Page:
Why are medicine/heal skills always so awful in RPGs, /tg/? They are never worth investing in. They can only heal a tiny amount of HP, they're slower and less reliable than spells/items, and there's usually not very good rules for disease, or Poison for them to exploit(especially since spells do that better anyway).
It's especially weird, as someone who wants to take healing/medicine has to invest skill points into it, whereas any caster with access to healing spells can grab them all but for free.
(Obviously this is especially true in DnD, but there's a lot of non-DnD systems that do it, or similar things.)
>they're slower and less reliable than spells/items
This just comes as part of game balance.
If a skill, which is freely repeatable once purchased, is better than spells or items which are a burned resource, then there is no reason to ever acquire those spells or items. However, if the spells and items are better, there is still a reason to have the skill, such as having your items stolen, or any plethora of reasons to be reluctant to use finite resources at the current moment.
>They can only heal a tiny amount of HP, they're slower and less reliable than spells/items
>someone who wants to take healing/medicine has to invest skill points into it, whereas any caster with access to healing spells can grab them all but for free
>They can only heal a tiny amount of HP
As they should. See >>44584714
>they're slower and less reliable than spells/items, and there's usually not very good rules for disease, or Poison for them to exploit(especially since spells do that better anyway)
Only in shit systems.
Try playing WHFRPG.
>spells or items which are a burned resource
You still need items for medicine skill checks. In many systems spellcasters can recover their resources much easier than mundane doctor who need to buy supplies or even send expeditions for rare drugs and materials.
I have an alternative answer, for those interested:
What if Medicine/Healing skills also synergized with healing items and powers?
I've never liked the idea that magical healers can just throw some mana on a broken bone and poof it's fixed. Being the son of a nurse and knowing what kind of shit goes on with the body, it really feels like knowing how, where, and when to apply the mana/healing item should really count for something.
Sometimes I healing as weaving positive energy in a patient. Some things are easier to heal like a cut since that's just repairing connections between tissue. Other stuff is harder, like curing ebola since that is attacking the body on a microscopic level and isnt actually part of the body itself. It's even harder if the disease is from a different place than where you are from or experienced with since you have to alter your spell to suit the need. This way battlewounds are easy to heal, but diseases and poisons have more weight.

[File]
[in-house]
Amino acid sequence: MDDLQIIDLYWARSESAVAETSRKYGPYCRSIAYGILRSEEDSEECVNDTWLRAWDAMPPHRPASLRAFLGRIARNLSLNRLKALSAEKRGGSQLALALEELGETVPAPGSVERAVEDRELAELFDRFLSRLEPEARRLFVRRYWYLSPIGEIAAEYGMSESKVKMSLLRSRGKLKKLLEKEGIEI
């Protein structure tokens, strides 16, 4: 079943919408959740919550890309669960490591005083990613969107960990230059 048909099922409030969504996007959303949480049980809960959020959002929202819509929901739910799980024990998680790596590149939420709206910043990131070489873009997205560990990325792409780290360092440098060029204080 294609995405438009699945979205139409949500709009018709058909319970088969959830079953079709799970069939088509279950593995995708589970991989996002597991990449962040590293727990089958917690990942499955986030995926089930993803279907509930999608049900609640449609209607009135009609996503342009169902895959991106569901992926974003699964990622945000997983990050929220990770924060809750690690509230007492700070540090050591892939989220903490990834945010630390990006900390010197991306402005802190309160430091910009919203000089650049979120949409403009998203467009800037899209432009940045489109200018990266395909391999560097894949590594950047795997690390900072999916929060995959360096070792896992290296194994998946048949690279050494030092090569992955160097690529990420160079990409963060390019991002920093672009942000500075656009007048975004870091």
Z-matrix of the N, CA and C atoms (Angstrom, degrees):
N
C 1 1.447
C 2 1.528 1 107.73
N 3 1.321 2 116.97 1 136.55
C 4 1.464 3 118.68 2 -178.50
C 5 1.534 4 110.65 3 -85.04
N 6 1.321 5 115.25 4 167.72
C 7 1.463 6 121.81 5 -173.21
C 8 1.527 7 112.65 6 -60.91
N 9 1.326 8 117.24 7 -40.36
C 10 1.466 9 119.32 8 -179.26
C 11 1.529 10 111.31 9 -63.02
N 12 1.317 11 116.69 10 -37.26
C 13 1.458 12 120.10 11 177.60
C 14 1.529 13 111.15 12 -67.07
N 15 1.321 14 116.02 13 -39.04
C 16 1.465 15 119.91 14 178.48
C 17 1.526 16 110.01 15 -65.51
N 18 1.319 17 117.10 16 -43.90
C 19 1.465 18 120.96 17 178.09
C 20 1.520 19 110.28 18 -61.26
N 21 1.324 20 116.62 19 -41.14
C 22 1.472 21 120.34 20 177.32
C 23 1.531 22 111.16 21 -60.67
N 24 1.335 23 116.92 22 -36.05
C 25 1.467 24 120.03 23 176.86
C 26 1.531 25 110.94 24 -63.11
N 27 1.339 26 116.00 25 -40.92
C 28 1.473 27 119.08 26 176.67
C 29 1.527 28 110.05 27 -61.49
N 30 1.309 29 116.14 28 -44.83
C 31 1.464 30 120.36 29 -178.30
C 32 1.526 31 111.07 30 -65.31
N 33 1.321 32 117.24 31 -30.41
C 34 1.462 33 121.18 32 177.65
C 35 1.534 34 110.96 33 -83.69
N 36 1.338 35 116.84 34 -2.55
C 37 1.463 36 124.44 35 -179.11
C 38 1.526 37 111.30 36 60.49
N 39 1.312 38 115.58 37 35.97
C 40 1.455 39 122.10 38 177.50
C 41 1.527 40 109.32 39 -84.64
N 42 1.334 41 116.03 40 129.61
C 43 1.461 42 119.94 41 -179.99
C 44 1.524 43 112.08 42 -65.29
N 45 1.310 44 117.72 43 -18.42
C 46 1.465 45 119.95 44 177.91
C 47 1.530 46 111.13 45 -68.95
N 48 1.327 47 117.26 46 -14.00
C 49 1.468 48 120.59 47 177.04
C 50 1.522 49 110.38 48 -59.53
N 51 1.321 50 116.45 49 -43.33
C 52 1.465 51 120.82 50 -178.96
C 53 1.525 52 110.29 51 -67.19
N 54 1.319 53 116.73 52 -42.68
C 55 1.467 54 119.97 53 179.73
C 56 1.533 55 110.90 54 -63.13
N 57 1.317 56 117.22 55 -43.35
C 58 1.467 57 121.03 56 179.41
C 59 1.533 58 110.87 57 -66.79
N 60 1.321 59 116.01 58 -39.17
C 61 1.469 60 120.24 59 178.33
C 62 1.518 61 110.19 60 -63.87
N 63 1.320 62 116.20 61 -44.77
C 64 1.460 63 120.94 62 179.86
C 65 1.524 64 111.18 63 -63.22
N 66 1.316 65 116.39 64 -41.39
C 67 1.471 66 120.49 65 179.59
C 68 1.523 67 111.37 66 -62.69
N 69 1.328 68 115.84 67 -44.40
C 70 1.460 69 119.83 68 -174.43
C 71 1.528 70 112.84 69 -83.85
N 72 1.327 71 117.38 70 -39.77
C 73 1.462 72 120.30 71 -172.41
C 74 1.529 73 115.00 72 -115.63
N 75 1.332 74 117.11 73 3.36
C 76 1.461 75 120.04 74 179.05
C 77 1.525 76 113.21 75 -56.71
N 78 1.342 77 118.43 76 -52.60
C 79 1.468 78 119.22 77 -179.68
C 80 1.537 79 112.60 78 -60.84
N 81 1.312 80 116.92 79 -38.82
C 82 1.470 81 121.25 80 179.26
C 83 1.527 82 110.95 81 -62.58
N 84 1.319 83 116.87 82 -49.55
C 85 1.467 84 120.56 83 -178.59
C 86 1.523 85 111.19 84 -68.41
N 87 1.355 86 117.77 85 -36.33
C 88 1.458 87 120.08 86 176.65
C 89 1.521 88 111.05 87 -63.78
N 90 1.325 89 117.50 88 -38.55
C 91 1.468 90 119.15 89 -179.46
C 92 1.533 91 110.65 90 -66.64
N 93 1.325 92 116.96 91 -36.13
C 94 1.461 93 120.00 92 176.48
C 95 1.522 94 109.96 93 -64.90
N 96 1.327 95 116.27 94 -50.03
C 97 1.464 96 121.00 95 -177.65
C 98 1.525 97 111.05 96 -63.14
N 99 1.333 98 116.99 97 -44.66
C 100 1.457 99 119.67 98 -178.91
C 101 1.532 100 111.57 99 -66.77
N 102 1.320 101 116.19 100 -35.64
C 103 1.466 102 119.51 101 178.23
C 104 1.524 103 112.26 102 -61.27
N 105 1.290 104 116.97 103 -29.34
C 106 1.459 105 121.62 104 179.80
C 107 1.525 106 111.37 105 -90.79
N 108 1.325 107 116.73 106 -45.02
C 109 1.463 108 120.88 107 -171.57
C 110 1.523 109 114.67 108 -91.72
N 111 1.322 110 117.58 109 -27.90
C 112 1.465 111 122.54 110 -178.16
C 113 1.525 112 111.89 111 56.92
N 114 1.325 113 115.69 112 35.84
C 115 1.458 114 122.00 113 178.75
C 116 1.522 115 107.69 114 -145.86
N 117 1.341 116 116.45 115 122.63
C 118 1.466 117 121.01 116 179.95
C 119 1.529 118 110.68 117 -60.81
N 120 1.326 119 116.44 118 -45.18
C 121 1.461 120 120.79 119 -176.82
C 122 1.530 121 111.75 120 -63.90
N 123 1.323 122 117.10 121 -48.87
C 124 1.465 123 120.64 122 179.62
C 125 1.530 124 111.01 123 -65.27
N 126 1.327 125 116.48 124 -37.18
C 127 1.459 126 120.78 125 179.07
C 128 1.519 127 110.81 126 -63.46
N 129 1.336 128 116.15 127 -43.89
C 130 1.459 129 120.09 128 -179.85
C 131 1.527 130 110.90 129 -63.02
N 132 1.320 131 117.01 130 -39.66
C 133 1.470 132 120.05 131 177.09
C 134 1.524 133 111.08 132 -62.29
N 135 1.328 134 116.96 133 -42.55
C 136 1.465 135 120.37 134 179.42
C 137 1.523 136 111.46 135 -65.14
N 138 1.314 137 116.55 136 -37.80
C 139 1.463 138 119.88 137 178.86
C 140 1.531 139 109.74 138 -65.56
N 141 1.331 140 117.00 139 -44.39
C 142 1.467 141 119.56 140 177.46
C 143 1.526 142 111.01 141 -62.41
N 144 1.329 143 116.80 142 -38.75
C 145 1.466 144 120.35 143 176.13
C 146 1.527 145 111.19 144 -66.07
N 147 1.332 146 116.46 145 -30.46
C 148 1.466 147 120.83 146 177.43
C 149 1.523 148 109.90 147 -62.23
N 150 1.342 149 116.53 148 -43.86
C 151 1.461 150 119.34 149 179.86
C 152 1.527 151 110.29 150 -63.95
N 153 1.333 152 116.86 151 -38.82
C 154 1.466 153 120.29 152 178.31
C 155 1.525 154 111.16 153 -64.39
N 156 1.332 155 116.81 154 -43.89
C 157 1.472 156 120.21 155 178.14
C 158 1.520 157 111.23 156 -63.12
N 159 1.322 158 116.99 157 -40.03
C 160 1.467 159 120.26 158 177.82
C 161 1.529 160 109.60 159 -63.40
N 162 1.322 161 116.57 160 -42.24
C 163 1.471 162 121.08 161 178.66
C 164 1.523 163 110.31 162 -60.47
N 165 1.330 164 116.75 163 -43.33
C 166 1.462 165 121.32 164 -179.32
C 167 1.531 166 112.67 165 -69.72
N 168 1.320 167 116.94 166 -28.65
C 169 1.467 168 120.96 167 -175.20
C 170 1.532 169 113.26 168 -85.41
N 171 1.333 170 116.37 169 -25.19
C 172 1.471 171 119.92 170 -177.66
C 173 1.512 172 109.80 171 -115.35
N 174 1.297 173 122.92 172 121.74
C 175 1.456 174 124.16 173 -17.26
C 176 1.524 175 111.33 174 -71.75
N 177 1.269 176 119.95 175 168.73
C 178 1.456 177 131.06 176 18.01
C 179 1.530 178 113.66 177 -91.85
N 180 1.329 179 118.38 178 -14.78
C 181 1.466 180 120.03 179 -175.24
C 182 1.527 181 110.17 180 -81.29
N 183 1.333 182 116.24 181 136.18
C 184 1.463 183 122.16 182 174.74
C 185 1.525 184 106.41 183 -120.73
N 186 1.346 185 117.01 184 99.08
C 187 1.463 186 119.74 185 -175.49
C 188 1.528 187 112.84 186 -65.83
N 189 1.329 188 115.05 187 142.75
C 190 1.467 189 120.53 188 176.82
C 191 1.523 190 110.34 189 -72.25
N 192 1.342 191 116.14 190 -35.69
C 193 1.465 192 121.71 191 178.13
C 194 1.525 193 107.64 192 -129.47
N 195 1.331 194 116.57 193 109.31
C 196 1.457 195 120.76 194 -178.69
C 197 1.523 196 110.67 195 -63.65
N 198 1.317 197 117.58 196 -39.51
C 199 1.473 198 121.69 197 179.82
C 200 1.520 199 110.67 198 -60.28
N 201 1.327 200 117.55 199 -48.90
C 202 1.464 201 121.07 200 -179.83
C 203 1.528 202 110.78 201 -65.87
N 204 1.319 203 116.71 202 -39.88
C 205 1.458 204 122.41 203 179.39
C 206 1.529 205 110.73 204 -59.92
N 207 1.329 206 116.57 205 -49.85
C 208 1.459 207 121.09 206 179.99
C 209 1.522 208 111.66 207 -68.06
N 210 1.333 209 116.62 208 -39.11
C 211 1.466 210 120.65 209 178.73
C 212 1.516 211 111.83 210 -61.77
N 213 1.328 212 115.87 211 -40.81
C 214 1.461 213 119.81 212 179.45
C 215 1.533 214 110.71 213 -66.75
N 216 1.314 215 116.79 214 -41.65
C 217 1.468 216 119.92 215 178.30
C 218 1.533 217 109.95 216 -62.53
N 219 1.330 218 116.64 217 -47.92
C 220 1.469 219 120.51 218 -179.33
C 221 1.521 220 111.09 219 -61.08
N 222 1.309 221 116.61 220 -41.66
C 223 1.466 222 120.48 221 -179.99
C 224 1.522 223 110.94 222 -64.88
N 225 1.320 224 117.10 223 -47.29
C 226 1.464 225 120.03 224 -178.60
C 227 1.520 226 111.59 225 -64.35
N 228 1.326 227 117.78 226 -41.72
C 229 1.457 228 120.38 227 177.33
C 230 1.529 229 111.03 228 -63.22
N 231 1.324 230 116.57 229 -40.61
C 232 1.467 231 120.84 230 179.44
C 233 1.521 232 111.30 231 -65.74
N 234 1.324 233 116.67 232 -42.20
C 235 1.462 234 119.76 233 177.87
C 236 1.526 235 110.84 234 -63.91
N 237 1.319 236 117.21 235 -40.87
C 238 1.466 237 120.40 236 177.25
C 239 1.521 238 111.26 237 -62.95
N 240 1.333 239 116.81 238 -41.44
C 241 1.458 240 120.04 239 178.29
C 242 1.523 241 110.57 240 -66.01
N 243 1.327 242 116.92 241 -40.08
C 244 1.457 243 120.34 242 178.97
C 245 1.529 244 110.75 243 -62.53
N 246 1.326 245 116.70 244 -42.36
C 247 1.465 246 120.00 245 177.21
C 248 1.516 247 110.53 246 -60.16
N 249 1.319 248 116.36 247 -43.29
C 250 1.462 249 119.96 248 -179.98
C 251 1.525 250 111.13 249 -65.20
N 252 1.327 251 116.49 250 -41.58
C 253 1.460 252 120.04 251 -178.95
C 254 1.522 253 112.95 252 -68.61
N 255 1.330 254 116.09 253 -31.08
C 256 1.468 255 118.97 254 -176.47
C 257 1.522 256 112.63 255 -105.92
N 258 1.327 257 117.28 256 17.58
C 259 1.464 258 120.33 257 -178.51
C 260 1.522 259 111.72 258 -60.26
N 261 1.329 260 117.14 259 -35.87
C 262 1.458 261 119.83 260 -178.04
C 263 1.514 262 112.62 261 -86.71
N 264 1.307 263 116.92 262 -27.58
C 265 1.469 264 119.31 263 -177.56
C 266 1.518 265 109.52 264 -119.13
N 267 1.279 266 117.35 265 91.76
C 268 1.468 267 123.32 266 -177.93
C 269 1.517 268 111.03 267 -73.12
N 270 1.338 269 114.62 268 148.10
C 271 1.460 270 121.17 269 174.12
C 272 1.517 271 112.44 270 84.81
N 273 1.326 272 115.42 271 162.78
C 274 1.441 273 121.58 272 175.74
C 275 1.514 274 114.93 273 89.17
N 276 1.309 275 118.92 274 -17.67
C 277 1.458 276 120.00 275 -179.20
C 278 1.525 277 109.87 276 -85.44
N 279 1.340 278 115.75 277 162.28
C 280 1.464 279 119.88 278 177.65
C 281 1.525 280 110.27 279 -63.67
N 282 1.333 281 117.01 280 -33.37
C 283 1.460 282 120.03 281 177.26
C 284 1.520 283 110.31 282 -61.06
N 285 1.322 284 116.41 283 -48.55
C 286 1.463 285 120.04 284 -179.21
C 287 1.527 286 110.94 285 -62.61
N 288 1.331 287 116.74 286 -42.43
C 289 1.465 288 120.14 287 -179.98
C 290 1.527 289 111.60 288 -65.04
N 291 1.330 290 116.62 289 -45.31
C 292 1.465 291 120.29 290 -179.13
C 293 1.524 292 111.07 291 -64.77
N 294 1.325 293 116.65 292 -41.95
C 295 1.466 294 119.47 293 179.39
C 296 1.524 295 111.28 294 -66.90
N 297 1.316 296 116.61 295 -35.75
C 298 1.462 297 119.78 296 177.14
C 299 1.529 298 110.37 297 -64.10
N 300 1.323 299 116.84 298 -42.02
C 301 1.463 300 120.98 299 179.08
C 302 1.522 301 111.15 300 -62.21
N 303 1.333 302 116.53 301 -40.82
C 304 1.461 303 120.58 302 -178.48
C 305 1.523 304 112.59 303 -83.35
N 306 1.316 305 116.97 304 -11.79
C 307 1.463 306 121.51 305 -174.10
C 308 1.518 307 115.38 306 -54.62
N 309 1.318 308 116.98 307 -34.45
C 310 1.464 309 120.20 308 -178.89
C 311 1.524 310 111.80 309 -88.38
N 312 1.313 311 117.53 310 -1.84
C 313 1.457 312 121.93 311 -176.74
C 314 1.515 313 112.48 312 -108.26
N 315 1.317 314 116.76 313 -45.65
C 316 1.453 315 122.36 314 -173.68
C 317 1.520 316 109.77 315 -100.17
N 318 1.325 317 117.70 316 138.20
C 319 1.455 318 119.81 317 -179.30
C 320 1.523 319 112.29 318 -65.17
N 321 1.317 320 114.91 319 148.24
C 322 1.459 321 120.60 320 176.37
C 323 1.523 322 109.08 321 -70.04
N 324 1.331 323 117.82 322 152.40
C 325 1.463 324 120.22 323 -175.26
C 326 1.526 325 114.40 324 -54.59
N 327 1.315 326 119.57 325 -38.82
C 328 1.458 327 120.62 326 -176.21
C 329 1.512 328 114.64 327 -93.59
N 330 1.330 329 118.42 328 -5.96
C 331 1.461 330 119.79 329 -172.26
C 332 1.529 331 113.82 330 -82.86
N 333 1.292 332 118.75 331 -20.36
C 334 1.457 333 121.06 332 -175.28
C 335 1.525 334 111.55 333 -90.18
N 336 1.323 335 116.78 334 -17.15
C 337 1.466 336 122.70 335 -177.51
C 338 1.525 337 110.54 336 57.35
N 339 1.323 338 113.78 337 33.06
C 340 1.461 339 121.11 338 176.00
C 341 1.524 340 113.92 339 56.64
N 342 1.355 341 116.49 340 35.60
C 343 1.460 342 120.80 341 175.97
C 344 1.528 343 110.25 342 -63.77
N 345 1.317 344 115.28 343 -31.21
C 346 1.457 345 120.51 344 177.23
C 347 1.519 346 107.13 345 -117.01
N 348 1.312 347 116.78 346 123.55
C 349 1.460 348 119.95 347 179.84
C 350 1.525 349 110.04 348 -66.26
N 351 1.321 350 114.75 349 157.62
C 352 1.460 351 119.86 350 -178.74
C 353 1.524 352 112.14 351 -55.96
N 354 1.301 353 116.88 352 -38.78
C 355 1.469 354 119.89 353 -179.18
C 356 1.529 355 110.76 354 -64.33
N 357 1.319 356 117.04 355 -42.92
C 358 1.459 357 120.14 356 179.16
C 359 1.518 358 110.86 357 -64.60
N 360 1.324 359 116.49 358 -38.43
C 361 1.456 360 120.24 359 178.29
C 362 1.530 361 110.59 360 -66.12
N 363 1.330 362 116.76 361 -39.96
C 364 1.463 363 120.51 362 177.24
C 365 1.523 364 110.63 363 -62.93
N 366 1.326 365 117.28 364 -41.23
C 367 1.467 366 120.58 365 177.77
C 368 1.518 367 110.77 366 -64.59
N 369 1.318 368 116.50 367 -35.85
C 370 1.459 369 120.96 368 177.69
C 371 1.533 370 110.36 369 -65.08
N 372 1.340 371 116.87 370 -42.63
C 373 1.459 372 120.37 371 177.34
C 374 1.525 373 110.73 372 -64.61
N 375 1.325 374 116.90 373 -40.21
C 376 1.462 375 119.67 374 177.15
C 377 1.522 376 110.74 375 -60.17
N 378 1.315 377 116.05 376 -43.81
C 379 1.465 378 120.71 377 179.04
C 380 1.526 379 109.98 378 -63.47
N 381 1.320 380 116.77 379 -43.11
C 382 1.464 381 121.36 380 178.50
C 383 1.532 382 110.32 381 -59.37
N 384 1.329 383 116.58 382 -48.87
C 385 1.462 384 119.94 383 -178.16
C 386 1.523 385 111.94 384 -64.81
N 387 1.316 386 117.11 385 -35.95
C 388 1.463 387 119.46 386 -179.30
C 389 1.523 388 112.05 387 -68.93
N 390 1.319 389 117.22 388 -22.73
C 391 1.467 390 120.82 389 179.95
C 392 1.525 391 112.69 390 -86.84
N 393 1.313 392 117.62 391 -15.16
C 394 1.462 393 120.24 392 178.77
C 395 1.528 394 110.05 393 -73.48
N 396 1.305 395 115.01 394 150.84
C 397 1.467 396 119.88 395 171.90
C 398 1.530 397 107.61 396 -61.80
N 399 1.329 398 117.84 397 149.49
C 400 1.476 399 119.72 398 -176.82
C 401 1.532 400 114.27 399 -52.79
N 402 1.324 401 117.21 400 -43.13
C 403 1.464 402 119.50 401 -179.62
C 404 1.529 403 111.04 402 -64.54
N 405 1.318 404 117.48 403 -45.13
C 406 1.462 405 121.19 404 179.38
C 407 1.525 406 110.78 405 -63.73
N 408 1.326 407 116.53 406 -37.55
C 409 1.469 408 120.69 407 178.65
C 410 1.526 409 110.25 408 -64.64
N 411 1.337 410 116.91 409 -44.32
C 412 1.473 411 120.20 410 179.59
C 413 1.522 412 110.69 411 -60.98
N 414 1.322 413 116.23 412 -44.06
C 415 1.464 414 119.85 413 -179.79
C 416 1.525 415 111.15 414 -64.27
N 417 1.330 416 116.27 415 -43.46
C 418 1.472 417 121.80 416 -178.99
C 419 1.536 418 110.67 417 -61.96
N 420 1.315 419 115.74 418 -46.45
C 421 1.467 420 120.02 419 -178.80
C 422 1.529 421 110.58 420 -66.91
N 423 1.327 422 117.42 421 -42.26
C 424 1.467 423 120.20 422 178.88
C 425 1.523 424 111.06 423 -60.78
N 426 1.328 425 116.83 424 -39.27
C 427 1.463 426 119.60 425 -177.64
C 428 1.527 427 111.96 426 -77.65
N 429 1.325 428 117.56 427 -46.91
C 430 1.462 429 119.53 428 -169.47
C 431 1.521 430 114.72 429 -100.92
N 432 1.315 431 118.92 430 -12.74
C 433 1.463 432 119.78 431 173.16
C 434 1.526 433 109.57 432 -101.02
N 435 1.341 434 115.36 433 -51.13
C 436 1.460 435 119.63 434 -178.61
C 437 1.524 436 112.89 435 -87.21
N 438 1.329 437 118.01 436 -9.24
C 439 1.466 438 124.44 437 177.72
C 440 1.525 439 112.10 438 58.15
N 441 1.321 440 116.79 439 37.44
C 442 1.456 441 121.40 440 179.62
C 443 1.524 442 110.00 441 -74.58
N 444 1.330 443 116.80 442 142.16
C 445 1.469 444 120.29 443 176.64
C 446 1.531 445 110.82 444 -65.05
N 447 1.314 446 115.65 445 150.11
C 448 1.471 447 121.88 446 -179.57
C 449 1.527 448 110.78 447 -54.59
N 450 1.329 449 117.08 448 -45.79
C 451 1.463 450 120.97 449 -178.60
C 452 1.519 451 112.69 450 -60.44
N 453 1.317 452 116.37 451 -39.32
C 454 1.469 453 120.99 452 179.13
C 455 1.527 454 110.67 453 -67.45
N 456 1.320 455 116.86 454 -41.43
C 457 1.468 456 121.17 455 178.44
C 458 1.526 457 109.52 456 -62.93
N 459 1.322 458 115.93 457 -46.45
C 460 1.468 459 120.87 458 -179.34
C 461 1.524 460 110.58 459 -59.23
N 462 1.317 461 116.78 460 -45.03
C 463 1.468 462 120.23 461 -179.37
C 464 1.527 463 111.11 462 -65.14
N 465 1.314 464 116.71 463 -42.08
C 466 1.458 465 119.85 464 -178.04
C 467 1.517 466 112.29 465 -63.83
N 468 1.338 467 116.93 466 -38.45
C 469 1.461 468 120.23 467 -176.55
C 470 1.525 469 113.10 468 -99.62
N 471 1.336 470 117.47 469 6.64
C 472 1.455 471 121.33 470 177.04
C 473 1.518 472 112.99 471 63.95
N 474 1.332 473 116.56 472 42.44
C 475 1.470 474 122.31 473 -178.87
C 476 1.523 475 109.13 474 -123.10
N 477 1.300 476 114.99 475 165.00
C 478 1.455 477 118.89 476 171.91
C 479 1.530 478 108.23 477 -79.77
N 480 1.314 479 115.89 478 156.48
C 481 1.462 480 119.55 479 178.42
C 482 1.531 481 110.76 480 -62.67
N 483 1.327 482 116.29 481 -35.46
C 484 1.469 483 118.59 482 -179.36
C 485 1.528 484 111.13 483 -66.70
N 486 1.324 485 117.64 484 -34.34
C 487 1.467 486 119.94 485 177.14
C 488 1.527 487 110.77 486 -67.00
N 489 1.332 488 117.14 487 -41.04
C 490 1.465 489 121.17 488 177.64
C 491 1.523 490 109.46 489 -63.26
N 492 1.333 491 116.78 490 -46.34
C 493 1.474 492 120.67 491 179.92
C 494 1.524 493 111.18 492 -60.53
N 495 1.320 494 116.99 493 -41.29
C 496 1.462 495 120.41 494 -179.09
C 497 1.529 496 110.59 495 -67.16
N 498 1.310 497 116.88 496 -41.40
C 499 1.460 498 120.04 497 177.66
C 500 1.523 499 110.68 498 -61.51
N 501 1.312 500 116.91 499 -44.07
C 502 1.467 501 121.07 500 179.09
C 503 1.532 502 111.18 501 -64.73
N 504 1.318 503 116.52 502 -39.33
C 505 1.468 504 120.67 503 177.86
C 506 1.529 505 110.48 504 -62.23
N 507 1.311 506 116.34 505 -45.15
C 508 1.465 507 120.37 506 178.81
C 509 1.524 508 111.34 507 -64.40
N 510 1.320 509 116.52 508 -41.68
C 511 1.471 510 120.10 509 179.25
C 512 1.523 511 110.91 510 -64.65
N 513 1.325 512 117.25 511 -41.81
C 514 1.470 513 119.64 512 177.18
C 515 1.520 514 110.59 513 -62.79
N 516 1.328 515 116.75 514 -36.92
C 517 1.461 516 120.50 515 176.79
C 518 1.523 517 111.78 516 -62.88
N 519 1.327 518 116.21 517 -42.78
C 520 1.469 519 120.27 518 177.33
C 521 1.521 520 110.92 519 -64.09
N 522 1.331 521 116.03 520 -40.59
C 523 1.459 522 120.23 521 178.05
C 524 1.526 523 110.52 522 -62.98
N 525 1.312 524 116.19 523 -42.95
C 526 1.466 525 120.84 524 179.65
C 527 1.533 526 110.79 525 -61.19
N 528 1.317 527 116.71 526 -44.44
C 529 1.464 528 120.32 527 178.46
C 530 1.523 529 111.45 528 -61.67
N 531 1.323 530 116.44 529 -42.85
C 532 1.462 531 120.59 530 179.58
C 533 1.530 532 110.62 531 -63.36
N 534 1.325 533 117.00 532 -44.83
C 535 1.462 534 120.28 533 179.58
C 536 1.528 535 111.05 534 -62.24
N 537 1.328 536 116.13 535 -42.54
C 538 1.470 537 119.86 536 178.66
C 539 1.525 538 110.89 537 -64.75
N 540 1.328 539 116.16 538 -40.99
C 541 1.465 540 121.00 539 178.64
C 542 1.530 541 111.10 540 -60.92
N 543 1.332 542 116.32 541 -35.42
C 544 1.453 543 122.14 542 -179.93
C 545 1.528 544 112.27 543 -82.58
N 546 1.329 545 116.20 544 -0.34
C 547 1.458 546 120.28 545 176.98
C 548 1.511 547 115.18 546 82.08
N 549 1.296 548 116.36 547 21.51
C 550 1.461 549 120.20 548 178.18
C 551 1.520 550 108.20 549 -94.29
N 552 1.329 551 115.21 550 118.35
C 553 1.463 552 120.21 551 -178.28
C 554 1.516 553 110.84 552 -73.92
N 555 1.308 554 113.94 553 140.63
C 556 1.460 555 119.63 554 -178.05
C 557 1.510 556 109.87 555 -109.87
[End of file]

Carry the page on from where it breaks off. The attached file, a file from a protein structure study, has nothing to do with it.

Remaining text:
For instance in my campaign the party are adventurers on a new continent serving a colonial kingdom. If they get attacked by goblins it isnt too hard to heal up. But the diseases on the continent are very different than what they are used to, so adventuring during the rainy season is a risk. Also gives the party healer some fun stuff to do, and has made some fun interactions with local tribes.
One adventure was escorting the cleric around to different villages and convincing the with doctors/ shamans/ medicine men to share some of their knowledge on herbal remedies and such.
I think a part of this is the idea that the source of the problem may be gone, but the body is still weak.
How would we make a rule where the more damage you take, the more you need to rest after an adventure. Offset by constitution and traditional medicine care for example.
As an example in Deeds of Paksenarrion, the MC needs a lot of healing over the chourse of the book. But often after she gets magical healing she needs traditional medicine care to help her as she gains strength in her limbs and replaces blood lost.
I think pairing this with my idea here >>44585920 would be fun. Especially in my setting the rainy season usually prevents most adventuring and construction, making it a good down time.
Maybe you get a endurance/stamina score that matches your Constitution score or modifier (probably score). You lose one point of E/S for each 1/4 or 1/5 of your HP that you lose. Each point takes 1 week to get back. Traditional medicine and good food can shorten this amount of time. At certain levels you start receiving negatives to STR, DEX, and CON checks, carrying capacity, and finally to INT, CHA, and WIS.
Because it's redundant, in D&D of course.
Mos parties will have access to a healer or healing spells.
That being said, in my 5e game I ran a wizard healer who only used medicine skills, the setting was ultra grimdark, like bloodbourne, so I fit right in. The party did not trust my liberal use of leeches at first, but came to rely on my subpar heals as time went on.